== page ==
{Anna Guest-Jelley helping a student in class}

For many of us, self-kindness is hard to come by. Somehow it’s so much easier to be nicer to everyone else and so much harder to be nicer to ourselves.

That’s one of the reasons I love Anna Guest Jelley’s work on Curvy Yoga and her new e-book Permission to Curve: Inspiring Poses for Curvy Yogis and Their Teachers: She helps us reconnect with our self-compassion. She empowers us to listen to our bodies and treat ourselves with respect and care.

Below, in part two of our interview, Anna explains what self-kindness means to her and how we can be more compassionate toward ourselves. She also shares why yoga is important along with her favorite yoga pose.

And don’t forget that we’re giving away TWO copies of Anna’s book Permission to Curve. All you have to do is comment on part one of our interview. (The details are there, too.)

Q: Why do you think yoga is so important to practice?

A: I grew up without a movement practice that I enjoyed, and I have a personal history of chronic dieting and disordered eating. So, I suppose inevitably, I made exercise into a punishment. Because I viewed exercise as something I had to do, I of course resisted it most of the time and hated it the rest of the time.

Once I discovered yoga, though, I realized that movement could be something that replenished my reserves, not depleted them. Something that could create more calm in my life, not more stress. Something that could make me feel really good, not tear down my self-esteem.

And this is why I think yoga is important – because of the process I described earlier of moving you toward wholeness. Although too few yoga classes today make it so, yoga truly is accessible to everyone. You just have to find the teachers and resources that make it available for you.

If you can only touch your toes in a dream, you can bring the floor up to you with blocks. If you aren’t able to stand for long periods of time, you can use a chair. Even if you’re sick in bed, there are things you can do from your bed.

Q: What’s your favorite yoga pose, and why? 

A: I really love restorative yoga poses, even the seemingly simple Savasana, or relaxation at the end of class. I think the reason I’m so drawn to these poses today is that I rejected them for a long time. I thought they were a “waste of time” because they weren’t burning calories.

But here’s what I’ve learned: More than anything else, active rest and restoring has been the key to an increased sense of wellbeing, better relationships and more creativity.

I know that’s a tall bill, but I completely believe it’s true for me – when I take the time to take care of me and let my body integrate everything that’s been going on in my life, I have more energy and enthusiasm for whatever is coming next.

Q: What I love most about your book is the emphasis on listening to our bodies and being kind to ourselves. I still struggle with this, especially the kindness part. What does listening and self-kindness mean to you?

A: Oh gosh; me, too! It really can be so hard. I’ve been practicing yoga for over 13 years, and I still feel like I miss this more often than not. But that’s the beauty of committing to a practice – that’s okay. It becomes available to me a little more every day, week, month, year.

I don’t think many of us are raised to treat ourselves kindly on a deep level. Self-kindness for me looks quite a bit like gentleness. By that I mean that it’s constantly checking in and seeing how I’m feeling and what’s working for me. This used to show up for me as an after-effect – I’d be wallowing in some kind of misery and try to slowly drag myself out.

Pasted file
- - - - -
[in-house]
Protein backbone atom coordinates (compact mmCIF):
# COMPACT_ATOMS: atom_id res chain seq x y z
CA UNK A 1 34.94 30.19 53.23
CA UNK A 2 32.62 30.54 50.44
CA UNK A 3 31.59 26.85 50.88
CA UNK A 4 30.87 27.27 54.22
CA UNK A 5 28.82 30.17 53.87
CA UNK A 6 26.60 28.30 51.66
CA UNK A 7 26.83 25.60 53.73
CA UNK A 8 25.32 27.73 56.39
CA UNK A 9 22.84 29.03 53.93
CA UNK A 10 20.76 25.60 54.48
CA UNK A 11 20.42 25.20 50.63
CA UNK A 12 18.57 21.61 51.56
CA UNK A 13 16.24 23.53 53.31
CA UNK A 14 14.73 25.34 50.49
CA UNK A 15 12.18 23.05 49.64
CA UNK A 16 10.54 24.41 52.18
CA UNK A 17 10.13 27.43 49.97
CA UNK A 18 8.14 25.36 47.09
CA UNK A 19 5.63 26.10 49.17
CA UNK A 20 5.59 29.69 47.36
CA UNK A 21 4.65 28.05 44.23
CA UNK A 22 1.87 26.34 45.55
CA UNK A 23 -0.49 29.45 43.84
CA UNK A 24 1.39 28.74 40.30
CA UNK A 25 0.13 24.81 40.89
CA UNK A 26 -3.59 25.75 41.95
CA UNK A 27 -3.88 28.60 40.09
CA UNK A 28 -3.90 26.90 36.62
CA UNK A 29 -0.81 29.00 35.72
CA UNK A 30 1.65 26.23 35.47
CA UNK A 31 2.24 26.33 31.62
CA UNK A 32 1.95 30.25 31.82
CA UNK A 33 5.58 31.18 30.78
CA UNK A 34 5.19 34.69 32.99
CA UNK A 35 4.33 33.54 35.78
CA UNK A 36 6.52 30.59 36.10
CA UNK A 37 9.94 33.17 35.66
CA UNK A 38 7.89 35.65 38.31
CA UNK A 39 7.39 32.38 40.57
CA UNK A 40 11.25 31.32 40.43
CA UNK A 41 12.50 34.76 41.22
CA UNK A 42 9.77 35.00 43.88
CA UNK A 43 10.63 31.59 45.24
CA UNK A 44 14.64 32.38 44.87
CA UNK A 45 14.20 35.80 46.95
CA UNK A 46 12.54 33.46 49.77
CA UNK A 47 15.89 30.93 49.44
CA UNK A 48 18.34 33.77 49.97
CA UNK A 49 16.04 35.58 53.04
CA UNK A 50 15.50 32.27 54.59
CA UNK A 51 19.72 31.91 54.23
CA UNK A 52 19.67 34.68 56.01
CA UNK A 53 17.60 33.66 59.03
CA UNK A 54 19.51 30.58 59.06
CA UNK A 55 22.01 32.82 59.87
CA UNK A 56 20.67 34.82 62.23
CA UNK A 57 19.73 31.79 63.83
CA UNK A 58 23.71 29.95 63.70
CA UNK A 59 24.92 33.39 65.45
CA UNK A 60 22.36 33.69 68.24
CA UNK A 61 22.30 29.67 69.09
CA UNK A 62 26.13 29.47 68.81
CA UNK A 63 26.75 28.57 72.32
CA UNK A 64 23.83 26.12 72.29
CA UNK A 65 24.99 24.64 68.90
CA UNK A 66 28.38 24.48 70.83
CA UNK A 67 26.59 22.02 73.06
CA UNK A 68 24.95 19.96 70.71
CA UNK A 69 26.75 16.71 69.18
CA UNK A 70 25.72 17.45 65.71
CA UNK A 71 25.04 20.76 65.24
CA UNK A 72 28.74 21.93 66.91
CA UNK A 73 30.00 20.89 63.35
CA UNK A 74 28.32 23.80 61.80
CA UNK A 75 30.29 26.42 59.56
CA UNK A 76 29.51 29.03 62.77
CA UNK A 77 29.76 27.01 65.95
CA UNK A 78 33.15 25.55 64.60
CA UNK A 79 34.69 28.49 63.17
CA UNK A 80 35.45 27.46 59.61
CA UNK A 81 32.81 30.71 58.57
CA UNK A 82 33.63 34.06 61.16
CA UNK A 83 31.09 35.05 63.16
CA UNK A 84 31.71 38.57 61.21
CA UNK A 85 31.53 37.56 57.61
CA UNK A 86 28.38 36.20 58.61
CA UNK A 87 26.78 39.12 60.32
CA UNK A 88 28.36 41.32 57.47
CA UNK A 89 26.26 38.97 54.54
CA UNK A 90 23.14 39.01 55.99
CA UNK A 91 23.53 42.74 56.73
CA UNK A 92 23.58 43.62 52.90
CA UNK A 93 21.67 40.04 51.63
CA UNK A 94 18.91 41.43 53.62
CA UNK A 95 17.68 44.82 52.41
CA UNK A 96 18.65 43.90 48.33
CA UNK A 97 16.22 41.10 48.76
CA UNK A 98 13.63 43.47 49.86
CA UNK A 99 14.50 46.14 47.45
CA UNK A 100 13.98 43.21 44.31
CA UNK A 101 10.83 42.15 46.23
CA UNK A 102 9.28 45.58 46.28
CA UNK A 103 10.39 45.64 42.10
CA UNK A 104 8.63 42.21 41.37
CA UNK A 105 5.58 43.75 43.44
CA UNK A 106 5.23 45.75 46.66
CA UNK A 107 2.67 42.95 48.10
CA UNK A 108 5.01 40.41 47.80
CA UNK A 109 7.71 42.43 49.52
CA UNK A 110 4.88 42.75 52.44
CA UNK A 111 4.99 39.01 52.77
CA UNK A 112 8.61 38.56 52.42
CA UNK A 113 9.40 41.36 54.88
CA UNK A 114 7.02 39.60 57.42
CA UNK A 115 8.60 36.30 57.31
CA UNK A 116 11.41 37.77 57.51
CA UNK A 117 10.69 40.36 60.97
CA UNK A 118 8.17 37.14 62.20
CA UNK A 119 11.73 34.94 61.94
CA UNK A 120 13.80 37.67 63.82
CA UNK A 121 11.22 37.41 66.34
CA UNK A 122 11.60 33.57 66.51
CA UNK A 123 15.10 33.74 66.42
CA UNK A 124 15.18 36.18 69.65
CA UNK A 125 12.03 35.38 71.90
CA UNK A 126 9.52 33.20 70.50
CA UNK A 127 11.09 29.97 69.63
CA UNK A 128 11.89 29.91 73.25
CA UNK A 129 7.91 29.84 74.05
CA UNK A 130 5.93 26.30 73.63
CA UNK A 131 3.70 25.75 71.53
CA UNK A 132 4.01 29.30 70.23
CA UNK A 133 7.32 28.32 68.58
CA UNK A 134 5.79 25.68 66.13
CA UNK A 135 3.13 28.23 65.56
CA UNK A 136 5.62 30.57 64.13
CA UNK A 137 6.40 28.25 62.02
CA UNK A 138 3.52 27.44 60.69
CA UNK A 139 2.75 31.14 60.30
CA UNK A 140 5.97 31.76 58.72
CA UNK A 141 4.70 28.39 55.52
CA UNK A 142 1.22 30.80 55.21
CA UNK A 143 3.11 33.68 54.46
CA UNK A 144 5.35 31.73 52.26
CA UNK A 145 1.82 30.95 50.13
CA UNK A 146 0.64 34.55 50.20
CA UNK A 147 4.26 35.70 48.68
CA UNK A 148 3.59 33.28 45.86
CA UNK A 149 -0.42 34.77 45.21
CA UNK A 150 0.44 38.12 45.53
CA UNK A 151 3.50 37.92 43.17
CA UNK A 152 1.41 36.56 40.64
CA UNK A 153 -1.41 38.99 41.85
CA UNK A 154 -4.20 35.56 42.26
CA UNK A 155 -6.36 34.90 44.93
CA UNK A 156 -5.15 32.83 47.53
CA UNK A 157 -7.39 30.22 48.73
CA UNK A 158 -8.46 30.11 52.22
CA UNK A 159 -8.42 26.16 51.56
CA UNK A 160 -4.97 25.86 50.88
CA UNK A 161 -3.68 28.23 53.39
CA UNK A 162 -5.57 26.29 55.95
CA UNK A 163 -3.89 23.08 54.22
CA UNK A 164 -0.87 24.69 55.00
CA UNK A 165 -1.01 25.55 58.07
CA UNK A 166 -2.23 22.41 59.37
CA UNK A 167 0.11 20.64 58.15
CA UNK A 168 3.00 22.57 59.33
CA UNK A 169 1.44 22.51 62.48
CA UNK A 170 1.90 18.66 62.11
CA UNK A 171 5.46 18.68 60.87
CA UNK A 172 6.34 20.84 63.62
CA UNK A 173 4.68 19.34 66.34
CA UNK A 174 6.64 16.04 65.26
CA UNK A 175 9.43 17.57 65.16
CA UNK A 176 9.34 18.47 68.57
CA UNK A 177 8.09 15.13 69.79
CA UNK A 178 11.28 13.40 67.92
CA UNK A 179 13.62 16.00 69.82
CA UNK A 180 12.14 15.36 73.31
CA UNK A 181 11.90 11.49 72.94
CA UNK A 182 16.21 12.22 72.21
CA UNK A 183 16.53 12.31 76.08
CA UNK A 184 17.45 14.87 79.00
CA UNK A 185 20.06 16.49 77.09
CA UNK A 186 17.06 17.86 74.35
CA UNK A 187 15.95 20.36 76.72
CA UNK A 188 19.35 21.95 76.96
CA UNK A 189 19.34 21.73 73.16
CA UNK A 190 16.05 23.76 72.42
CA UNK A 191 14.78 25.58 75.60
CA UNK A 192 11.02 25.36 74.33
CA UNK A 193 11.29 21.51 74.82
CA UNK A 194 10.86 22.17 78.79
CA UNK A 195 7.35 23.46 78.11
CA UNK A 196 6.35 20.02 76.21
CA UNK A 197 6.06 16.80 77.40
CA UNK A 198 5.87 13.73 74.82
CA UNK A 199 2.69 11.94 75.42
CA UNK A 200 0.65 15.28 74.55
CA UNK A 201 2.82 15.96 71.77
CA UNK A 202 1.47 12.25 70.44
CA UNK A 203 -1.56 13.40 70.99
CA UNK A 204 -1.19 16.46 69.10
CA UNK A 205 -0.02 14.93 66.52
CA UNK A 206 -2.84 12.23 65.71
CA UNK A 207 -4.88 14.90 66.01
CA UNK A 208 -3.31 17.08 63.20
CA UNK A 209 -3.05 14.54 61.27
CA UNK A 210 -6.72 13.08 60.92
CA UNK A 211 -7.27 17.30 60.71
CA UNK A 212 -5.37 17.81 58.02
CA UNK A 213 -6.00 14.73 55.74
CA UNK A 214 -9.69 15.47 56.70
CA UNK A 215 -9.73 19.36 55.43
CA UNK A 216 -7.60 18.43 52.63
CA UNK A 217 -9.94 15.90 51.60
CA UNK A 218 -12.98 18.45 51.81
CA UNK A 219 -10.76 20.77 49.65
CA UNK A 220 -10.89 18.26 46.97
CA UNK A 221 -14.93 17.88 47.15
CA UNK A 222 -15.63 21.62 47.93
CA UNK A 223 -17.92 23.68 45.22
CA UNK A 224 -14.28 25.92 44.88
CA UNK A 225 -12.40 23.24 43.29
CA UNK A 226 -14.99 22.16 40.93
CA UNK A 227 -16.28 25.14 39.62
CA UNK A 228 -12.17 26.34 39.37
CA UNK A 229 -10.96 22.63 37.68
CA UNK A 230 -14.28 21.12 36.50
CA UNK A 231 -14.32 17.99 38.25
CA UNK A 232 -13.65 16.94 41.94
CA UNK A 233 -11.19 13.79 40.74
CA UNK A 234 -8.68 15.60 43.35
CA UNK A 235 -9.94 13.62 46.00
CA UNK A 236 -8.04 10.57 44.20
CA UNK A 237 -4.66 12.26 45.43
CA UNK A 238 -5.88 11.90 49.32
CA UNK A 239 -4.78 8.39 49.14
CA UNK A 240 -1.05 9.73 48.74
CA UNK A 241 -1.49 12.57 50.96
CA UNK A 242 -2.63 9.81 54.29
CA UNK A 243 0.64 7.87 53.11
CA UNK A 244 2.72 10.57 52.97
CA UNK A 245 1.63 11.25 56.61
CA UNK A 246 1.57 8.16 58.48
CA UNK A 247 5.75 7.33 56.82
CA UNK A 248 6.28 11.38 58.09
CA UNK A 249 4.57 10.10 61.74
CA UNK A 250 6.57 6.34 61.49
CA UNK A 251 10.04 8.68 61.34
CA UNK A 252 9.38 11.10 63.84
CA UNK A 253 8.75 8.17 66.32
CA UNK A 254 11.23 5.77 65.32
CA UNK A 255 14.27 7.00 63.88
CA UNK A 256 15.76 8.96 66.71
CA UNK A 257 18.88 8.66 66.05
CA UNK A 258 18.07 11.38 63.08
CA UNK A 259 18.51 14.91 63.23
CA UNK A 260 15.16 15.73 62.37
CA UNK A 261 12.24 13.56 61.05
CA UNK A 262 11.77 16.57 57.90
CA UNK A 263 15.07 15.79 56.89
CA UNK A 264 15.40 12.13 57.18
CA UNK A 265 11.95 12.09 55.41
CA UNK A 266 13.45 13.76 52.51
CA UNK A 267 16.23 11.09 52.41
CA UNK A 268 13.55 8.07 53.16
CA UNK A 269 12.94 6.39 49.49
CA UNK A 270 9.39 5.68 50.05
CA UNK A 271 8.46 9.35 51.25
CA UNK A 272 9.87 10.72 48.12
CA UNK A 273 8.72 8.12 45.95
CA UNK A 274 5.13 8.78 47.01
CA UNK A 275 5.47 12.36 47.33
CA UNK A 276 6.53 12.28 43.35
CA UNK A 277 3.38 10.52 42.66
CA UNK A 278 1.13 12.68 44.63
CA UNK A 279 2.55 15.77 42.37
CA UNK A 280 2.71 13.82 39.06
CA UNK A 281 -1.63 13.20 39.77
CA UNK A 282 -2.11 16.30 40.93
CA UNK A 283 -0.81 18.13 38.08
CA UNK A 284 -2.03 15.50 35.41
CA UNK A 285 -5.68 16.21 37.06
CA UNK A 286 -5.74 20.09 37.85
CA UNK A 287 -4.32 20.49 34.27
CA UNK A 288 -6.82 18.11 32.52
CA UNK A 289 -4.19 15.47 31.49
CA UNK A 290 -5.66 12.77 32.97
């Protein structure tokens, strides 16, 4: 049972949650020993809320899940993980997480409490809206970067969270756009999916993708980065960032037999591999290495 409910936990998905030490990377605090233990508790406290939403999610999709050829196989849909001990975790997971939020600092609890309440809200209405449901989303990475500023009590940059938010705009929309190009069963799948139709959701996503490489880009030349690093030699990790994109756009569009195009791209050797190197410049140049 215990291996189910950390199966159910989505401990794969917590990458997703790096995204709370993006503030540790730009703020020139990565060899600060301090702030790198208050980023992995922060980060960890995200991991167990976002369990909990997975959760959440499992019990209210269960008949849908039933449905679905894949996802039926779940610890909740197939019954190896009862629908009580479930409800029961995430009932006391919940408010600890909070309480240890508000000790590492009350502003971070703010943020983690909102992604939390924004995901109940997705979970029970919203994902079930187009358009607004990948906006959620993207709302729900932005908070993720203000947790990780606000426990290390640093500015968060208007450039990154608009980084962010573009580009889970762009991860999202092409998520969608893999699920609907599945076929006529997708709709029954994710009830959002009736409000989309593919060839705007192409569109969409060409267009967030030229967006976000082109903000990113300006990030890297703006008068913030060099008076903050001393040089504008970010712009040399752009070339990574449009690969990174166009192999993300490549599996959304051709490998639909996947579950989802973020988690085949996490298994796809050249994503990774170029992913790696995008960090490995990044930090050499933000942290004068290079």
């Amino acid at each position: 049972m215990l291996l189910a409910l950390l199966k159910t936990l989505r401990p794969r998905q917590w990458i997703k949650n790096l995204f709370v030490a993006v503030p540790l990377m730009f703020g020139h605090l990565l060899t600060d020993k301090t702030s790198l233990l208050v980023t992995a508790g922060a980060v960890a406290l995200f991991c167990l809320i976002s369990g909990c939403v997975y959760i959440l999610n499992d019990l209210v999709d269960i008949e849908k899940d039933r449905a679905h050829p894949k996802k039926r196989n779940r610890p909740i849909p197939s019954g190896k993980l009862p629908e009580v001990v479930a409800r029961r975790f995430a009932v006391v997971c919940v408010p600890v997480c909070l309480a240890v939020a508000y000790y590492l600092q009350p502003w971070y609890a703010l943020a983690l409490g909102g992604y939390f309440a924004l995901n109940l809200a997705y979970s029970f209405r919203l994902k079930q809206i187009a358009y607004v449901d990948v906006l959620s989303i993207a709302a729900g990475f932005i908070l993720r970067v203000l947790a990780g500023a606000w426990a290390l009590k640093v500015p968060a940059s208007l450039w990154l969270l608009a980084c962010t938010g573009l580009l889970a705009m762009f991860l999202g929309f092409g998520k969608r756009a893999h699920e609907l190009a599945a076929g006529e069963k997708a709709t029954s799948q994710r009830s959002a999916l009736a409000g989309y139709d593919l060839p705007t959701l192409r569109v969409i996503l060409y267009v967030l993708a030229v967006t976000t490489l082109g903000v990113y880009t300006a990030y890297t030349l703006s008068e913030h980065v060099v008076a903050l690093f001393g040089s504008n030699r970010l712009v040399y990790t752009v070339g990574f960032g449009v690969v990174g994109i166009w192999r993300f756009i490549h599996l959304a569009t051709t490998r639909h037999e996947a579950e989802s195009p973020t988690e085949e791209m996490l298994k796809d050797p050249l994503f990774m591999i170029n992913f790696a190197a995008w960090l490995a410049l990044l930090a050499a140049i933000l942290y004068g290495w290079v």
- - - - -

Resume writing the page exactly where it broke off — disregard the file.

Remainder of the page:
And that was a really good and necessary step. But now I’m more able (although not always!) to notice the feelings that put me into that pit of misery. So when I’m experiencing resistance to something, or frustration, or just feeling a little “off,” I pause and ask myself what’s going on. I often find that I’m trying to do work that isn’t a good fit for me, or that I need to rest, or that I need some other form of self-care.

I know this might sound a little tedious or time-consuming, but it’s a practice in and of itself. Similar to yoga, the longer you do it, the more seamless it becomes – and the more you learn.

Q: Can you offer a few suggestions on how we can become more self-compassionate as well as better listeners?

A: I recommend starting with getting quiet. It’s amazing how hard this is. I literally have to leave my iPhone in the other room when I practice yoga; otherwise, I somehow magically find myself checking email while I’m in Down Dog.

So if you notice that you’re feeling bad, or you’re down on yourself for not being able to do x, y or z perfectly, see if you can give yourself a moment to check in. My favorite question to ask myself is: “What is really going on here?” An answer always comes – even though I often don’t like it.

For example, I might ask myself what’s really going on and get an answer that something I’m working on isn’t right and I should start over. Or that my friendship with someone isn’t what I thought it was and I should recalibrate.

I fought these answers for so long that I had to start giving myself permission to trust them, no matter how ridiculous they were. Once I realized I’d perceive the answers as ridiculous at first, I was able to cut myself some slack and respond accordingly.

Stay tuned tomorrow for part three, where Anna reveals how we can love our bodies even on the days we don’t like them very much.

 


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    Last reviewed: 11 Jul 2012

APA Reference
Tartakovsky, M. (2012). How To Be Kinder To Your Body & Yourself: Part 2 With Anna Guest-Jelley. Psych Central. Retrieved on November 24, 2014, from http://blogs.psychcentral.com/weightless/2012/07/how-to-be-kinder-to-your-body-yourself-part-2-with-anna-guest-jelley/

 

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